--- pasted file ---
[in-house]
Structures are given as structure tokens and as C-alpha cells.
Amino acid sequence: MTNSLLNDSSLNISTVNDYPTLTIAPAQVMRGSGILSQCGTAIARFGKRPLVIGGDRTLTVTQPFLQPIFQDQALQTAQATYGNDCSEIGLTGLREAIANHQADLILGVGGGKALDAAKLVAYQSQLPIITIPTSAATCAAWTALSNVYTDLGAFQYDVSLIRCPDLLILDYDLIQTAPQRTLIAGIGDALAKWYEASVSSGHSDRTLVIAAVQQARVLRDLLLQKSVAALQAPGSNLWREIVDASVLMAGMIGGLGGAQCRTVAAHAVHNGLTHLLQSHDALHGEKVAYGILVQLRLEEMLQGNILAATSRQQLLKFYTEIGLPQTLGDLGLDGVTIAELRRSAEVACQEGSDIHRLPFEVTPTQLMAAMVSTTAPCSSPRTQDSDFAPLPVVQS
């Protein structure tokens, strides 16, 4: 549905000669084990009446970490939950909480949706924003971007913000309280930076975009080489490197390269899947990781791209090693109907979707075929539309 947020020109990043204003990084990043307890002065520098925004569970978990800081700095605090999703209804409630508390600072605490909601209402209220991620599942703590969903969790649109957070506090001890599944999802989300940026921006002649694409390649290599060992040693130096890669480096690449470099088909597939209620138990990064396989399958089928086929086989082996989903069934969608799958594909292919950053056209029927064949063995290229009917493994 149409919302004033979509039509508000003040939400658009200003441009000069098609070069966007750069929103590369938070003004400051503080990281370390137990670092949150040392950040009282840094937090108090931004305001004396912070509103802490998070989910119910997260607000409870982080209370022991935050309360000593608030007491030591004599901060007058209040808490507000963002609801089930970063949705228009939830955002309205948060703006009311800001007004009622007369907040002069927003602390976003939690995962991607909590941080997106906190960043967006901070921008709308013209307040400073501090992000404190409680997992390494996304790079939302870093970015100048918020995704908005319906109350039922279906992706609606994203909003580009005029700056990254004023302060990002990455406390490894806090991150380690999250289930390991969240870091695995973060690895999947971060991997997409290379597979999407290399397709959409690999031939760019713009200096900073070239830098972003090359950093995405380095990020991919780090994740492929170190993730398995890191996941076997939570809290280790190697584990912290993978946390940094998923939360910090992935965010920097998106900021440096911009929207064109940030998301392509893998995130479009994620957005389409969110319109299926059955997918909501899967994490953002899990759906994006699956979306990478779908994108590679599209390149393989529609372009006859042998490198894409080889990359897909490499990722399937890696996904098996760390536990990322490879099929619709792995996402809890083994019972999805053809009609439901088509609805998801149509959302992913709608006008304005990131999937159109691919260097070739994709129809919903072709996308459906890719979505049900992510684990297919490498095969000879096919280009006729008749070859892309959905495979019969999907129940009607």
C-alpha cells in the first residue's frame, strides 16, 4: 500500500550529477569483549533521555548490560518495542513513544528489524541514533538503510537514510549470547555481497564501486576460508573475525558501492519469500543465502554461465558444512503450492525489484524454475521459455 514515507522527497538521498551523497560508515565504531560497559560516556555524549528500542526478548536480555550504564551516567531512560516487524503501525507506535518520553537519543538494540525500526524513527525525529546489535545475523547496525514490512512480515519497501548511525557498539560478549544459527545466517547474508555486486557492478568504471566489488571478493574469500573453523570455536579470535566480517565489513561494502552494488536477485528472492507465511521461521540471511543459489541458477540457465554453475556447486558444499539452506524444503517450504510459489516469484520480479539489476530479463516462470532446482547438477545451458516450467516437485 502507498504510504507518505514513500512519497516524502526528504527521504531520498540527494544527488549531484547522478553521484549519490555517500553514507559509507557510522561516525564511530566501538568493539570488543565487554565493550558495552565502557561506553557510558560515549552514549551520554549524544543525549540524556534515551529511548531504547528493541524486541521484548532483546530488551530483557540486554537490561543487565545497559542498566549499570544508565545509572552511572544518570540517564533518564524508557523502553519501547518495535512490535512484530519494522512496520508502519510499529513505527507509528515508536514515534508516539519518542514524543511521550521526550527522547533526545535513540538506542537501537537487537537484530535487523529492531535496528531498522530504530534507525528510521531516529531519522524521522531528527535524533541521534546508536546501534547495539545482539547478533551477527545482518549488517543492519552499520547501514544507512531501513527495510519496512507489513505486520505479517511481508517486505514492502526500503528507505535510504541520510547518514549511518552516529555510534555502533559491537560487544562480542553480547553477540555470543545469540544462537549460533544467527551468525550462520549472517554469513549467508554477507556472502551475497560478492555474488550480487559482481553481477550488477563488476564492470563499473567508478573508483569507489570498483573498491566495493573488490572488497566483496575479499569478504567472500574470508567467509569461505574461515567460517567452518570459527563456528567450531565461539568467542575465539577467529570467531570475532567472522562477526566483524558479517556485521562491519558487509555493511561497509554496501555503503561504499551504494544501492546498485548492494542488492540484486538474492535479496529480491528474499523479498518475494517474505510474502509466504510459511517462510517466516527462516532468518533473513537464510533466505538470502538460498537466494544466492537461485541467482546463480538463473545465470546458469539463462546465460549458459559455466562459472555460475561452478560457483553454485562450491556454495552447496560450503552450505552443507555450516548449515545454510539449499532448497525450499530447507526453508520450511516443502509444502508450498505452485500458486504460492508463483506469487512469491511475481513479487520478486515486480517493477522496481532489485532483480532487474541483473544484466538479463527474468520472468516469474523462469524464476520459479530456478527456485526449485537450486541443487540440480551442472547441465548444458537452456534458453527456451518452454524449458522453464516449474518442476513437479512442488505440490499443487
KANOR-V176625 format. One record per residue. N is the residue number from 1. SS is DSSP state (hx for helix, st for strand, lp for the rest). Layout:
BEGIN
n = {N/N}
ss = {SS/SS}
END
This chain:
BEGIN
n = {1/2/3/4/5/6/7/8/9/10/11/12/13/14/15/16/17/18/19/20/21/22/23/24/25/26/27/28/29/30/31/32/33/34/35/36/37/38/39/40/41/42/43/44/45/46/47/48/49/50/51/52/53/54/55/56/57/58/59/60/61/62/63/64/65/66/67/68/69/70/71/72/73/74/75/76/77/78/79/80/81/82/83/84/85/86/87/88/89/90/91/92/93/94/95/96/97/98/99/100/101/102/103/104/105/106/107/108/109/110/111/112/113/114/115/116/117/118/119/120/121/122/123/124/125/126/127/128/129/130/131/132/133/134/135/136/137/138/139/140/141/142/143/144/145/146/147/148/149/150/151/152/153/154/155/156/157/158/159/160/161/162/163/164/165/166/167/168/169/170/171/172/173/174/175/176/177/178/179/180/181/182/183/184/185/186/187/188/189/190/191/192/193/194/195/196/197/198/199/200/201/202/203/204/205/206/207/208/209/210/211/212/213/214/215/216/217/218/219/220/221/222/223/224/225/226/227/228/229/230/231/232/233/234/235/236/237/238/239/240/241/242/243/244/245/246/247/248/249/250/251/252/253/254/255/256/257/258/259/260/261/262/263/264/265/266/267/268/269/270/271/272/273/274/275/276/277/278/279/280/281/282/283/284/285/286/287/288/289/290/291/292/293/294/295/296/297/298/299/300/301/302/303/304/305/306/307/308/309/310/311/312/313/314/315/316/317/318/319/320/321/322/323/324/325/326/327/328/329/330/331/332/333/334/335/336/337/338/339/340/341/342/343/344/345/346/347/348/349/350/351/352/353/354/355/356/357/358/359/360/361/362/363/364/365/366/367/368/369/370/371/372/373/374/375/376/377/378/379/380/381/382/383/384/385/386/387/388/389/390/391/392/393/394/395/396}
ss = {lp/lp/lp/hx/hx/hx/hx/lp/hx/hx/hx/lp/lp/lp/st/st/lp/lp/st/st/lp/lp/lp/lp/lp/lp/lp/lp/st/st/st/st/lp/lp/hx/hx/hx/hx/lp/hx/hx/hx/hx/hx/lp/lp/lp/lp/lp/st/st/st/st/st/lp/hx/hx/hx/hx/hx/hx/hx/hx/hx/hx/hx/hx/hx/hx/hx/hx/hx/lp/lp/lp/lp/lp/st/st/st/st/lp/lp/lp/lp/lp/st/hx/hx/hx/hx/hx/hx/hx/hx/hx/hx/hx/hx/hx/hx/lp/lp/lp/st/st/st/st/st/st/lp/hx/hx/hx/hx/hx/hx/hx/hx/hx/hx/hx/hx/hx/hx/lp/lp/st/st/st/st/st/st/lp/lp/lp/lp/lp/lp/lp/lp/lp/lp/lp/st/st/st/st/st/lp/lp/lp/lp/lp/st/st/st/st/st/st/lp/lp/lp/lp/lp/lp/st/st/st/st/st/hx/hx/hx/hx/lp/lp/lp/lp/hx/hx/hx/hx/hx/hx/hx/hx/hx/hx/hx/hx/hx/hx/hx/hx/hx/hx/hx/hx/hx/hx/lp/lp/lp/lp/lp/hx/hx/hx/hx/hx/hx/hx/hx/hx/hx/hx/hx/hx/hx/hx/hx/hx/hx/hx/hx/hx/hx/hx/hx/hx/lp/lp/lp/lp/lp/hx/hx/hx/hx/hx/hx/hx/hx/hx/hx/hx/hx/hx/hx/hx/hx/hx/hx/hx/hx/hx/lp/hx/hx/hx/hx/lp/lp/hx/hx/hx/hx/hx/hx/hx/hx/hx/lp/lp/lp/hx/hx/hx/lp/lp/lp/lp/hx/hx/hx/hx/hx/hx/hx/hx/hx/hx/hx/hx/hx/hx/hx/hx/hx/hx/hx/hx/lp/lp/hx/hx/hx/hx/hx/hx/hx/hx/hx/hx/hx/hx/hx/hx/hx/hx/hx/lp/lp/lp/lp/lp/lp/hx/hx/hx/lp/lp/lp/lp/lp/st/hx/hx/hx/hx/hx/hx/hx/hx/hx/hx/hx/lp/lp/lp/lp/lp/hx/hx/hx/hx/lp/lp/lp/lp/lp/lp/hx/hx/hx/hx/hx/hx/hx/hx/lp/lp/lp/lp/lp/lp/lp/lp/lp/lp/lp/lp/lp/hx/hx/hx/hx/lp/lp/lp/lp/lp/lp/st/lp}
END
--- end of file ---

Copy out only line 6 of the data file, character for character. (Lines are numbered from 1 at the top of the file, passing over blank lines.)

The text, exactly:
KANOR-V176625 format. One record per residue. N is the residue number from 1. SS is DSSP state (hx for helix, st for strand, lp for the rest). Layout: